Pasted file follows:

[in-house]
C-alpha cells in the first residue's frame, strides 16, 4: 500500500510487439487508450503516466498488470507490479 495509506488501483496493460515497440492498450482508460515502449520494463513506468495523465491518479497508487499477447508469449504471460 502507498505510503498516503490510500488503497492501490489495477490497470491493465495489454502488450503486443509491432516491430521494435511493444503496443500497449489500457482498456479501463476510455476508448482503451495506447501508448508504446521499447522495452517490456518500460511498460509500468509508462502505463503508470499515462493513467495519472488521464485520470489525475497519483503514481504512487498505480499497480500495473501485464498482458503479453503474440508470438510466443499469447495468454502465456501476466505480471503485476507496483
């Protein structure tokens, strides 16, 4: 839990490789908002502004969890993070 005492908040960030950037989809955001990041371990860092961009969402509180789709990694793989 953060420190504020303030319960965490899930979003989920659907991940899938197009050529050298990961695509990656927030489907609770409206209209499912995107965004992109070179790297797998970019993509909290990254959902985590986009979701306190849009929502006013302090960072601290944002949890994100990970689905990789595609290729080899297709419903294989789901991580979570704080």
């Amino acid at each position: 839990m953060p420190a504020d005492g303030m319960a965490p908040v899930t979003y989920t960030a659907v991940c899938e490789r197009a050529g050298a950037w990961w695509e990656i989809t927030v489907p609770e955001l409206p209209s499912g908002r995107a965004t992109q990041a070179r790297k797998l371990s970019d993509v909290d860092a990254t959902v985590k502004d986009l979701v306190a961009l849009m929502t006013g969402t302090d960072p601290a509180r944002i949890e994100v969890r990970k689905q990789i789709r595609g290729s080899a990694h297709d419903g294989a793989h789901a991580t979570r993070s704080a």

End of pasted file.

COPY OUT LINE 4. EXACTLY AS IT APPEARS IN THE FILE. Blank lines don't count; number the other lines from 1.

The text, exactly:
């Amino acid at each position: 839990m953060p420190a504020d005492g303030m319960a965490p908040v899930t979003y989920t960030a659907v991940c899938e490789r197009a050529g050298a950037w990961w695509e990656i989809t927030v489907p609770e955001l409206p209209s499912g908002r995107a965004t992109q990041a070179r790297k797998l371990s970019d993509v909290d860092a990254t959902v985590k502004d986009l979701v306190a961009l849009m929502t006013g969402t302090d960072p601290a509180r944002i949890e994100v969890r990970k689905q990789i789709r595609g290729s080899a990694h297709d419903g294989a793989h789901a991580t979570r993070s704080a």